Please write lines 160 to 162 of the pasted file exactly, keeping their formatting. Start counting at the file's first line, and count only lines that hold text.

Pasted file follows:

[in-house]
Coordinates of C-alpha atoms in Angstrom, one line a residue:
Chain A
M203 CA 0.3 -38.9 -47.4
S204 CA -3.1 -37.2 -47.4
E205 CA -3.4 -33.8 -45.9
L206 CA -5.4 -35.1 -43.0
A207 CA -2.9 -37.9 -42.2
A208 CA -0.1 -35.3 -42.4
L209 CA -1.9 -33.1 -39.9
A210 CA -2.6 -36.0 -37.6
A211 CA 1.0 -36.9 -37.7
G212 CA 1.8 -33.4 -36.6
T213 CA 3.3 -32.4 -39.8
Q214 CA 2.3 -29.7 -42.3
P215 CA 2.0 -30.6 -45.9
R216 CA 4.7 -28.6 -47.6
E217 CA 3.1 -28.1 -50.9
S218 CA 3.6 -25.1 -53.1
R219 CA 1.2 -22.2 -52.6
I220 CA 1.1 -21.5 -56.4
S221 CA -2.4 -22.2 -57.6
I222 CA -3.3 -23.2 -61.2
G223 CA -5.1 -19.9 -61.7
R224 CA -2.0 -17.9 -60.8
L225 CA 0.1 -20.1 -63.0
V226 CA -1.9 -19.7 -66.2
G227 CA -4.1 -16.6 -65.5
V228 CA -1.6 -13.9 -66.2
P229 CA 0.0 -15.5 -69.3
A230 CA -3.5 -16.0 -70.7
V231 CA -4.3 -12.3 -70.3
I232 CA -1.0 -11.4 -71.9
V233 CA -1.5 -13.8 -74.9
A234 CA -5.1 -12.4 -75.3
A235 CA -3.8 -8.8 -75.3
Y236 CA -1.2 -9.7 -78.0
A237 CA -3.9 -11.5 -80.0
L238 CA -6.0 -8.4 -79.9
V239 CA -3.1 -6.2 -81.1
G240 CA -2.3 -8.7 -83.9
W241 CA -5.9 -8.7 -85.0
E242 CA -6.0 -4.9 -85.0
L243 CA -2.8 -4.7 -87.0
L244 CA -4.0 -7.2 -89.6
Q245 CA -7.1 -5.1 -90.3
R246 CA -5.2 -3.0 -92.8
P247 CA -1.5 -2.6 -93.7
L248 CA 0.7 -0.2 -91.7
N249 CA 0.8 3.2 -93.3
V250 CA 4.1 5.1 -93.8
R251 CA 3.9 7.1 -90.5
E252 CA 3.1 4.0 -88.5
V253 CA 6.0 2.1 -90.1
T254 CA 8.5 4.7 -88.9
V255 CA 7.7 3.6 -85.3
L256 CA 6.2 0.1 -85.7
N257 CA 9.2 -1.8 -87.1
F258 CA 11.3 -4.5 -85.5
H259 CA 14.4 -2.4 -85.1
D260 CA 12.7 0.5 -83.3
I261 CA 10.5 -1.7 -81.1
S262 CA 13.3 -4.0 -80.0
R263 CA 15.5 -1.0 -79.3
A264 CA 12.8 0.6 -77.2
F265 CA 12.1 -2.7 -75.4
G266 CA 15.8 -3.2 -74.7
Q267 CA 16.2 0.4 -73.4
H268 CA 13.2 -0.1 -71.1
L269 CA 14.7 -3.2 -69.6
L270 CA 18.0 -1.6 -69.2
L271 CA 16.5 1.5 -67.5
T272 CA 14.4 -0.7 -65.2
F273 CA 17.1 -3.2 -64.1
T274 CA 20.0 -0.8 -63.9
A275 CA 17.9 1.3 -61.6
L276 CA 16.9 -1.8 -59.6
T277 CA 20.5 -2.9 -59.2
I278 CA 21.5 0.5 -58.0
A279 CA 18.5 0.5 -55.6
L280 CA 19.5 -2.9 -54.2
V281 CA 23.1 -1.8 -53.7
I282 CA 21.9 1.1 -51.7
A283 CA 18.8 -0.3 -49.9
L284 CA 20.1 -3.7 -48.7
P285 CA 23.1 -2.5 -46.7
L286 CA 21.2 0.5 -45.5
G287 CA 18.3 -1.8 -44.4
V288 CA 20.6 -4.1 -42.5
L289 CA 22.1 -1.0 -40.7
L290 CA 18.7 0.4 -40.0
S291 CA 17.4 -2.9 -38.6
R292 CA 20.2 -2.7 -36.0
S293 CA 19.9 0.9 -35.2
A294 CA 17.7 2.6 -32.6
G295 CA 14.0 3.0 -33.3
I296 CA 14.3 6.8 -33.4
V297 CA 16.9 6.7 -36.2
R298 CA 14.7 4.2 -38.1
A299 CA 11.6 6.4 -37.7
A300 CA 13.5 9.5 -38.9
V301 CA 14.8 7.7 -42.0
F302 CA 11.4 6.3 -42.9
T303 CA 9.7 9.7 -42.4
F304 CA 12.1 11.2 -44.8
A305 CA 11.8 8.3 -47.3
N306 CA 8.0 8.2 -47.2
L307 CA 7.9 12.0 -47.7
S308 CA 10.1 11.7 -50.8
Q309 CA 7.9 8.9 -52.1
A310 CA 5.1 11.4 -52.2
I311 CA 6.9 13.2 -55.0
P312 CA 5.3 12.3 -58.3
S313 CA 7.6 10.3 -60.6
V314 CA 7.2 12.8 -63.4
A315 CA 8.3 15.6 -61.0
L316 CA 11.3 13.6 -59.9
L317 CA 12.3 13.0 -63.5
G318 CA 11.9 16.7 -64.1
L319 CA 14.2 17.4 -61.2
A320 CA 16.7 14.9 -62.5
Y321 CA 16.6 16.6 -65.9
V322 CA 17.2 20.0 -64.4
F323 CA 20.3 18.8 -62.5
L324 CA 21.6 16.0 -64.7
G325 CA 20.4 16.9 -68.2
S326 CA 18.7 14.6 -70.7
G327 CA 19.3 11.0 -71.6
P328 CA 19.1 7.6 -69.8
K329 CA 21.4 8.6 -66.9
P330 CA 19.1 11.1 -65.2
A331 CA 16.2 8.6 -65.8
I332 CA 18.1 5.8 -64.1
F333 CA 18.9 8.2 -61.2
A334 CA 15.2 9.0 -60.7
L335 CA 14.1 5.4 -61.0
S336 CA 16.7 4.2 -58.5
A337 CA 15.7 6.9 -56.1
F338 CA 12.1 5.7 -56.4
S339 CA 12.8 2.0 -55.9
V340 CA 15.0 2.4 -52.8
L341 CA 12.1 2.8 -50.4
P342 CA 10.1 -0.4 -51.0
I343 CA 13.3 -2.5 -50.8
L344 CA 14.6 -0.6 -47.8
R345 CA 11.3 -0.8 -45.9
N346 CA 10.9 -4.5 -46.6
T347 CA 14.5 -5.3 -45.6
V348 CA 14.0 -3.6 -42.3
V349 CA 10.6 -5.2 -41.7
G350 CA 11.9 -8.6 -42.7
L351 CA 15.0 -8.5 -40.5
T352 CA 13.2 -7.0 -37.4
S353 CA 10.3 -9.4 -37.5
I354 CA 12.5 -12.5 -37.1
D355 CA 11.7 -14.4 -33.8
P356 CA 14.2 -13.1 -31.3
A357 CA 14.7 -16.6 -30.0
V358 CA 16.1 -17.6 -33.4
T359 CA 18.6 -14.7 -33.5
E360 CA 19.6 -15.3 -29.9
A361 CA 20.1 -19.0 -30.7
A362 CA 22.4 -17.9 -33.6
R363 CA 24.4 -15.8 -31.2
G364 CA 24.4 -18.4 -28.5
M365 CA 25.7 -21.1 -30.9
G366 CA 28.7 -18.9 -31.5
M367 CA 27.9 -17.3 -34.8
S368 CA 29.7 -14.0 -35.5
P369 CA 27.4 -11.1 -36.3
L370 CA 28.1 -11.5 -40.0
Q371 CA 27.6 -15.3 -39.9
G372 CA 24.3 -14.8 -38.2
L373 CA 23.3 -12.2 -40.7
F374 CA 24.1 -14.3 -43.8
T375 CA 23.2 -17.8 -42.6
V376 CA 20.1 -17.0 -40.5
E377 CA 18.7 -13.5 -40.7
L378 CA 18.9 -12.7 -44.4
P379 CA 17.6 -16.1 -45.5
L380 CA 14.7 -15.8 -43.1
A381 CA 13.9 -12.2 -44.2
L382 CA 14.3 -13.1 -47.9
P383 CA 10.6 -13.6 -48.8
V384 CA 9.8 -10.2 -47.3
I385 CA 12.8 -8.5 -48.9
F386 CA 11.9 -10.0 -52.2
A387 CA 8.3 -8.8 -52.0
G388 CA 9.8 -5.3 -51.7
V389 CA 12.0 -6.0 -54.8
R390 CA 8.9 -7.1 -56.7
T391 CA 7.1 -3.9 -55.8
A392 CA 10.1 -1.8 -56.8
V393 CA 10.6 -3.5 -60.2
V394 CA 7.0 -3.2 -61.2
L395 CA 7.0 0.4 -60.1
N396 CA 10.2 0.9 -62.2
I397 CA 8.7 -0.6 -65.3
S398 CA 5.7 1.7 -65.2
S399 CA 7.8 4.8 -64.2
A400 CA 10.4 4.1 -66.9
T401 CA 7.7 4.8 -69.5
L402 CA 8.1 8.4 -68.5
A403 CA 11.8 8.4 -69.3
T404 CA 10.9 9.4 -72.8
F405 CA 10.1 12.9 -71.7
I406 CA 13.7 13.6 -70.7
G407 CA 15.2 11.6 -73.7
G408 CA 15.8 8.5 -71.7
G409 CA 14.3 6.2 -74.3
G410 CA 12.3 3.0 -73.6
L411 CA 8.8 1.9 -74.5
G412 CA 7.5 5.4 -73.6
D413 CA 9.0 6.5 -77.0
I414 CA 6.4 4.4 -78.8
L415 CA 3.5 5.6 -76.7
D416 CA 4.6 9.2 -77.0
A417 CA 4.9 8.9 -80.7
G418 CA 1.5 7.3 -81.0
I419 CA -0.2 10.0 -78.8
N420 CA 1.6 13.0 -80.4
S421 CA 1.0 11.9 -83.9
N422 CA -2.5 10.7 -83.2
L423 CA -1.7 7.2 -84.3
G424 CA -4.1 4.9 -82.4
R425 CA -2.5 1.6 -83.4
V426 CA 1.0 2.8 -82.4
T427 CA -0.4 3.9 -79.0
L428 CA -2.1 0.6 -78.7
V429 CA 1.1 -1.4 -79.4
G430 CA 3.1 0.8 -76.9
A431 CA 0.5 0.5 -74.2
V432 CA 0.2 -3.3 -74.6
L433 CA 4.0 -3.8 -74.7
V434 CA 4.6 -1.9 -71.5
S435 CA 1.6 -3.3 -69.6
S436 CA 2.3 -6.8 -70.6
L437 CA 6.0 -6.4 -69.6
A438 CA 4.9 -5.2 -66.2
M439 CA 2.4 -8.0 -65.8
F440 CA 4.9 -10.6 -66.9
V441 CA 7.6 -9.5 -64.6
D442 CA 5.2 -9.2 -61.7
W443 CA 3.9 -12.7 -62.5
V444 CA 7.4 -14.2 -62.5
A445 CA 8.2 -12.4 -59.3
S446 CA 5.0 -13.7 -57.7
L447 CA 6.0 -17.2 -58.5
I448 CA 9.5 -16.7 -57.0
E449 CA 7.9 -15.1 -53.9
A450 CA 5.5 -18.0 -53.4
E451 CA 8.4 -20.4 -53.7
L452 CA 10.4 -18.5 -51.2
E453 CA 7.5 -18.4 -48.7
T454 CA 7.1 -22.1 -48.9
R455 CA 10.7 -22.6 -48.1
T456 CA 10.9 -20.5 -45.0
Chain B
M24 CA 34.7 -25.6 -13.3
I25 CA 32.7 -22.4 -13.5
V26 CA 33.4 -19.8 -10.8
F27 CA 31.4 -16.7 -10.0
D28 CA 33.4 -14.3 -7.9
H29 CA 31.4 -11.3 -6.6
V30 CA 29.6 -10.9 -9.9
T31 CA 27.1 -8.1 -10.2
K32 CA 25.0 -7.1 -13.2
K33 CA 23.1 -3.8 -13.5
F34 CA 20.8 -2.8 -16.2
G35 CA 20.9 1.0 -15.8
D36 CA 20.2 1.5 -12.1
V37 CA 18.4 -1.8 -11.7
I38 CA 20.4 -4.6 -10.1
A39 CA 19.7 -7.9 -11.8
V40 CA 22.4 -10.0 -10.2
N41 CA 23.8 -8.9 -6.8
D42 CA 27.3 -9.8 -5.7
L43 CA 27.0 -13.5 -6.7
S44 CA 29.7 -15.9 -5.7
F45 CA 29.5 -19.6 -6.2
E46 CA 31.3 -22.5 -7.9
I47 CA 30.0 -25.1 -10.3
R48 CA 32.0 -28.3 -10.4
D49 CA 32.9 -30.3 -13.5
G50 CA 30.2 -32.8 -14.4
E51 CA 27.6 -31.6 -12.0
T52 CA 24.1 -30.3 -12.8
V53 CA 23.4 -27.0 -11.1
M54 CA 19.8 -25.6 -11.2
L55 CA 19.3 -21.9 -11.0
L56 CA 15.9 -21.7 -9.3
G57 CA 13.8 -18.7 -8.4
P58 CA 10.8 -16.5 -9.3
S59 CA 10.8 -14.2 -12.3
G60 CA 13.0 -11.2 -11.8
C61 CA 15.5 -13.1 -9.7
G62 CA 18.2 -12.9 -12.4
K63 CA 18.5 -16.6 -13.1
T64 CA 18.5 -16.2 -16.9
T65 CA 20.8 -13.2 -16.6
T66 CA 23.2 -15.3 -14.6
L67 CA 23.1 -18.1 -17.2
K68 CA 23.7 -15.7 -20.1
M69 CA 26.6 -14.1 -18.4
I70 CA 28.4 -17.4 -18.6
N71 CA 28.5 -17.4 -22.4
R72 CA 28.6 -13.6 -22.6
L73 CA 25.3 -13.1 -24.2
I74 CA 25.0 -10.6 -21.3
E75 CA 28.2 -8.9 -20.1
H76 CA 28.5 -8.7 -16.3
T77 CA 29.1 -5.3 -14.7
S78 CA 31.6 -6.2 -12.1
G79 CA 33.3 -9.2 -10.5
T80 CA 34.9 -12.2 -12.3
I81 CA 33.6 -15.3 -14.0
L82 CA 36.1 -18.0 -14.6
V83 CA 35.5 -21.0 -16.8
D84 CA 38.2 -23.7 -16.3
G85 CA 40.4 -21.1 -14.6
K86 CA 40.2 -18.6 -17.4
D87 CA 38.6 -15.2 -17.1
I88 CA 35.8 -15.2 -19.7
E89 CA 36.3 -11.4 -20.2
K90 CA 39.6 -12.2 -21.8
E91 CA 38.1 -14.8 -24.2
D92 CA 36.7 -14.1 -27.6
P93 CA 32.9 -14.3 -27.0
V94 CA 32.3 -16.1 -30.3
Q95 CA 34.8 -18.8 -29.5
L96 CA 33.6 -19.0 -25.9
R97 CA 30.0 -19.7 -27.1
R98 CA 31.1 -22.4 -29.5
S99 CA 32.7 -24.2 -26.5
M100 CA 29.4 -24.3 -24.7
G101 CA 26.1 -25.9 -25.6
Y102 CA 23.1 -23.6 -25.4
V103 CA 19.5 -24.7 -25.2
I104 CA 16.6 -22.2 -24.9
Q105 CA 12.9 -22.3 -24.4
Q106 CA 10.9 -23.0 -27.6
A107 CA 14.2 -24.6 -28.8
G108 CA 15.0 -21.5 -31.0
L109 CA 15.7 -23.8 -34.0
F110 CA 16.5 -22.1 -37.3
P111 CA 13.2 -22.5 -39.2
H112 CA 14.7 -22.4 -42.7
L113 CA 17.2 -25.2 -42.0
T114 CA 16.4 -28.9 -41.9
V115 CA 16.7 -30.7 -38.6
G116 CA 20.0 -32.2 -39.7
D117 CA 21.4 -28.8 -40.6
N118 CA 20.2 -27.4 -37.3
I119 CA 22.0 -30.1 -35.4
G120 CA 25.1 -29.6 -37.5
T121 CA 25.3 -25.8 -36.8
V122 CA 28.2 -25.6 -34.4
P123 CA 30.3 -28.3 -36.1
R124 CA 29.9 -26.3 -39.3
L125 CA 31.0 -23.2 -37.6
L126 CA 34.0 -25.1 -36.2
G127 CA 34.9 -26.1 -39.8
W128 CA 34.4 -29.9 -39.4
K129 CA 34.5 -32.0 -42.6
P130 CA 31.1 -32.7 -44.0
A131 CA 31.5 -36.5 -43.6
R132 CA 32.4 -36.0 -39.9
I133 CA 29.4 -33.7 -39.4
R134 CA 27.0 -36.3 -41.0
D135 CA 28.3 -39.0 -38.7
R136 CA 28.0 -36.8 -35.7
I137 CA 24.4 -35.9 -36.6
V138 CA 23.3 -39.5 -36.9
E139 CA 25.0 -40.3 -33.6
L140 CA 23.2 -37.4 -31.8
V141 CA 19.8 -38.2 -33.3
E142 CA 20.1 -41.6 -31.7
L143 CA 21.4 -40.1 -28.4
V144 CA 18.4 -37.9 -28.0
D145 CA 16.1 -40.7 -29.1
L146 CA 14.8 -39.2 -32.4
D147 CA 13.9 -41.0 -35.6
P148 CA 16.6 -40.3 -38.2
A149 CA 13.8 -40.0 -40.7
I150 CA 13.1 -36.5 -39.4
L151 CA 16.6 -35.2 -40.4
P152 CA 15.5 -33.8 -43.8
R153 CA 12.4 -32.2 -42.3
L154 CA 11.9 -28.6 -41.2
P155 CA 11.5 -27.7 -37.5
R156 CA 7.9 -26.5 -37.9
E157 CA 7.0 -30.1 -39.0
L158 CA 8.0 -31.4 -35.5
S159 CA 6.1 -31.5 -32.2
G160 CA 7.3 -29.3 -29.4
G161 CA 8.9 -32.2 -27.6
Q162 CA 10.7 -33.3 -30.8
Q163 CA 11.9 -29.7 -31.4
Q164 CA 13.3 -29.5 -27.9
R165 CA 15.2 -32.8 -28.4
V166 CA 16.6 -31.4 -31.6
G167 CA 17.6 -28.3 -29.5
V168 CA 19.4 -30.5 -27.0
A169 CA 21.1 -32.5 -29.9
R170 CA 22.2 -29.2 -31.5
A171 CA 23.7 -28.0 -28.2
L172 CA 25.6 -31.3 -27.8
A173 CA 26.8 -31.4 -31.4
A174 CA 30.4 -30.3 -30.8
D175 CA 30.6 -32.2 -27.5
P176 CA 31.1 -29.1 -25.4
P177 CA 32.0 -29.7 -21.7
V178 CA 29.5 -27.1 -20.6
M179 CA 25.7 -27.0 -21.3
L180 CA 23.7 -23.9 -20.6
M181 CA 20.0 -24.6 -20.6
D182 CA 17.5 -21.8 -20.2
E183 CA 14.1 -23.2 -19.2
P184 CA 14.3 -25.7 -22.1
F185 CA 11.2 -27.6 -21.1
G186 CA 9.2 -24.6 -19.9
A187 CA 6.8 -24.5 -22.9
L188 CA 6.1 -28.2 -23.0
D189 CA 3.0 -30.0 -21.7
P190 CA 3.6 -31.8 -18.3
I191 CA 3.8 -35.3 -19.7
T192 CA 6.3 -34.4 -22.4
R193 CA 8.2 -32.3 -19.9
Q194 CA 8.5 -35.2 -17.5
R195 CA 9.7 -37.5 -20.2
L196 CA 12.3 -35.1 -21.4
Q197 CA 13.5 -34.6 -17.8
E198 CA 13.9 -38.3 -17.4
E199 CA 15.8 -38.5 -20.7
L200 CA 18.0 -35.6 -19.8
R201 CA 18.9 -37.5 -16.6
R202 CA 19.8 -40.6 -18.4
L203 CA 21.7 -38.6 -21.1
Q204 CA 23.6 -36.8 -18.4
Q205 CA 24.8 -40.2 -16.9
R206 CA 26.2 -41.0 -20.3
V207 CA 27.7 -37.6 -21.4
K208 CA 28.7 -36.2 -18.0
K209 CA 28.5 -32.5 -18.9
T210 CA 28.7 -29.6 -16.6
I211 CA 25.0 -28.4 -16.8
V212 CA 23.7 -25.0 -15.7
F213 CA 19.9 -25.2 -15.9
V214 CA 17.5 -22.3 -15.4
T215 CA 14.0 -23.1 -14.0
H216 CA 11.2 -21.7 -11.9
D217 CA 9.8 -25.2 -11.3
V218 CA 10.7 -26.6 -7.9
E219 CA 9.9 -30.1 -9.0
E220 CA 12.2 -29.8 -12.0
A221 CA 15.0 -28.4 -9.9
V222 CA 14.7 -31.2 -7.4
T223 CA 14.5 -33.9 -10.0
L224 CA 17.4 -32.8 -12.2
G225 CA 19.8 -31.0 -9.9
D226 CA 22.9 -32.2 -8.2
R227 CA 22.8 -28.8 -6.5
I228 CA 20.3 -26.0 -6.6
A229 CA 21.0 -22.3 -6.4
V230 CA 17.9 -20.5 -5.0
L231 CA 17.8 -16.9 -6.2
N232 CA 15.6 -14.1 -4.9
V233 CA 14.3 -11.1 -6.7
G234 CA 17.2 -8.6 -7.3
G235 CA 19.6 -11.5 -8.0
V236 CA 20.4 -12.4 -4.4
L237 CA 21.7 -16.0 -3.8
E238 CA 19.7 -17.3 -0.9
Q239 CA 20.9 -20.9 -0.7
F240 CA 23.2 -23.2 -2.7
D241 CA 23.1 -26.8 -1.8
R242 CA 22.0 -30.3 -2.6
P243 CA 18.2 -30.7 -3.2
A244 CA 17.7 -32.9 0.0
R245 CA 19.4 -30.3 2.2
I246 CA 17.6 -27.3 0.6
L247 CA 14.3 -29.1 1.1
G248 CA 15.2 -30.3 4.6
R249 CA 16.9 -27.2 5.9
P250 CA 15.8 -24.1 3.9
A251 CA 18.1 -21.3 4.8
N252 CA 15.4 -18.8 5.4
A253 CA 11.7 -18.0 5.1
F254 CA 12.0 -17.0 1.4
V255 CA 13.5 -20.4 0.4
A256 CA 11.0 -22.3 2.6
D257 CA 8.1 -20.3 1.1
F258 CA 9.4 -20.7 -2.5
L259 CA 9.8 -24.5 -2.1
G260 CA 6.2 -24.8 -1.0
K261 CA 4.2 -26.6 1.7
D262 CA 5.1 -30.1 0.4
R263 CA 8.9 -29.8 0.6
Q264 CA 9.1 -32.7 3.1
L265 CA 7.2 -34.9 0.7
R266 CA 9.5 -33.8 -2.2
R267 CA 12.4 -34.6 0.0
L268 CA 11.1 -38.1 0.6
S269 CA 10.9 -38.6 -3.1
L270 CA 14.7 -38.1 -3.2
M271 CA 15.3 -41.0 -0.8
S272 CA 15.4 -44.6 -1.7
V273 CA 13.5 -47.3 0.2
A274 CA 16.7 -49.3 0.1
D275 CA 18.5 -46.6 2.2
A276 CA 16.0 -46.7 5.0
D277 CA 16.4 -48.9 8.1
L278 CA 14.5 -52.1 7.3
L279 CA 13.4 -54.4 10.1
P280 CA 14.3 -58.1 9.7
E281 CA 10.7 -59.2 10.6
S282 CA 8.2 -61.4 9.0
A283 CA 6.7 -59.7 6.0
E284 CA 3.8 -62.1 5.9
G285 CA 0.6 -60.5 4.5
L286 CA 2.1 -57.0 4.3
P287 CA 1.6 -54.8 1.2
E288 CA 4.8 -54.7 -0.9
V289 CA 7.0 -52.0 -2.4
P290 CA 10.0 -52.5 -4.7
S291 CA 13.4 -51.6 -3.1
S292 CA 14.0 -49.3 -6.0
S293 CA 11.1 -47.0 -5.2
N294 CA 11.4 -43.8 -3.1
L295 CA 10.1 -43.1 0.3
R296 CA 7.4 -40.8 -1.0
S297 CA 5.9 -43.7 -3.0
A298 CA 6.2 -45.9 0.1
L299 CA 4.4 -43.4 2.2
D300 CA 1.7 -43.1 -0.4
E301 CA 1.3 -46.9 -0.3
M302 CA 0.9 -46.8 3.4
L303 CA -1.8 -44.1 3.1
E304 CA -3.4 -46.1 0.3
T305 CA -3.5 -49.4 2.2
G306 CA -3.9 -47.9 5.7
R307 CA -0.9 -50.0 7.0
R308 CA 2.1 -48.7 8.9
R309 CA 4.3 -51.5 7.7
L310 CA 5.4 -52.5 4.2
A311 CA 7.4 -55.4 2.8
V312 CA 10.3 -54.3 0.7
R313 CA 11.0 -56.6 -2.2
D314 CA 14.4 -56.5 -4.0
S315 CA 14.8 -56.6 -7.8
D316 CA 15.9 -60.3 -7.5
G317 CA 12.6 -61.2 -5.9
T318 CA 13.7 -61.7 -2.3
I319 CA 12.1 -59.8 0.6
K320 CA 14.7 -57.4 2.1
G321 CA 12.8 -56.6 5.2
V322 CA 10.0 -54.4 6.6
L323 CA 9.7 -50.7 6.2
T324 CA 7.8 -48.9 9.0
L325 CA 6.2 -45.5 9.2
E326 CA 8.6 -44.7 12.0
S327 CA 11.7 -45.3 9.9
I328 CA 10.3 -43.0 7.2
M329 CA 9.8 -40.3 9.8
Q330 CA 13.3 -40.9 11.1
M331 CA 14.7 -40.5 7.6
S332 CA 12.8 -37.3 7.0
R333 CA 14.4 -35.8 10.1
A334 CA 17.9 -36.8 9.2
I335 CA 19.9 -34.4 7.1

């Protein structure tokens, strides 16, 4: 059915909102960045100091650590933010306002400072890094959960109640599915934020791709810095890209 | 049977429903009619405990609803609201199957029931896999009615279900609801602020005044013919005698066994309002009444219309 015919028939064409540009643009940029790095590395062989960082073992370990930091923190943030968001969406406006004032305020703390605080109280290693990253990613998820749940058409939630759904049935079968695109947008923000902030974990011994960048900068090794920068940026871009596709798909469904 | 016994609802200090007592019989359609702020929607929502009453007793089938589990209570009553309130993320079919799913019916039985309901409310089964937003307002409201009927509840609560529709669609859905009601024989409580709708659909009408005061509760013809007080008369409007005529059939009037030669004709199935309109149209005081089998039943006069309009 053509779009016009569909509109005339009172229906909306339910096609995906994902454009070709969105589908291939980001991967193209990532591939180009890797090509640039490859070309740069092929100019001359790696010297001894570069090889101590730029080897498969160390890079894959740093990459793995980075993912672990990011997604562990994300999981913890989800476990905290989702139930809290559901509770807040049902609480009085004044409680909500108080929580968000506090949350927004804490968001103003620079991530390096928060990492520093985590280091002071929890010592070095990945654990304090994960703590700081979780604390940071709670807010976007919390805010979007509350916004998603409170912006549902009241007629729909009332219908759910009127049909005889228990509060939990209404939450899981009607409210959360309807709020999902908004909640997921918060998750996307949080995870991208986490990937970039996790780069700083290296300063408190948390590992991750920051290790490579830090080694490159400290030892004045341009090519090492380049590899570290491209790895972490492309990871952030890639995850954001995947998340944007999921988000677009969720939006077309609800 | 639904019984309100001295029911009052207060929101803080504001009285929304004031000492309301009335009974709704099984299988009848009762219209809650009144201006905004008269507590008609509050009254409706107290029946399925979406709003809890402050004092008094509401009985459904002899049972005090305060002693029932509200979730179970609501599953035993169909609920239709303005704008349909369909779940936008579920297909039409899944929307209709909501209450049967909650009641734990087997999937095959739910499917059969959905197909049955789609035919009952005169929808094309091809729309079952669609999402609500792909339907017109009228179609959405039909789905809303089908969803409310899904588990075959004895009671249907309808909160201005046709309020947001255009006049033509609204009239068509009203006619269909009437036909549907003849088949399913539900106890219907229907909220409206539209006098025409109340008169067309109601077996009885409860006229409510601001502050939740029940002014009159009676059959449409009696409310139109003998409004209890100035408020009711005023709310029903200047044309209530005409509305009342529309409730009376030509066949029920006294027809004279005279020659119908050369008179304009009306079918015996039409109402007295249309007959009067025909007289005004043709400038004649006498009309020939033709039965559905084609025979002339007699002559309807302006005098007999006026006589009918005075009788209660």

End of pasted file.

T359 CA 18.6 -14.7 -33.5
E360 CA 19.6 -15.3 -29.9
A361 CA 20.1 -19.0 -30.7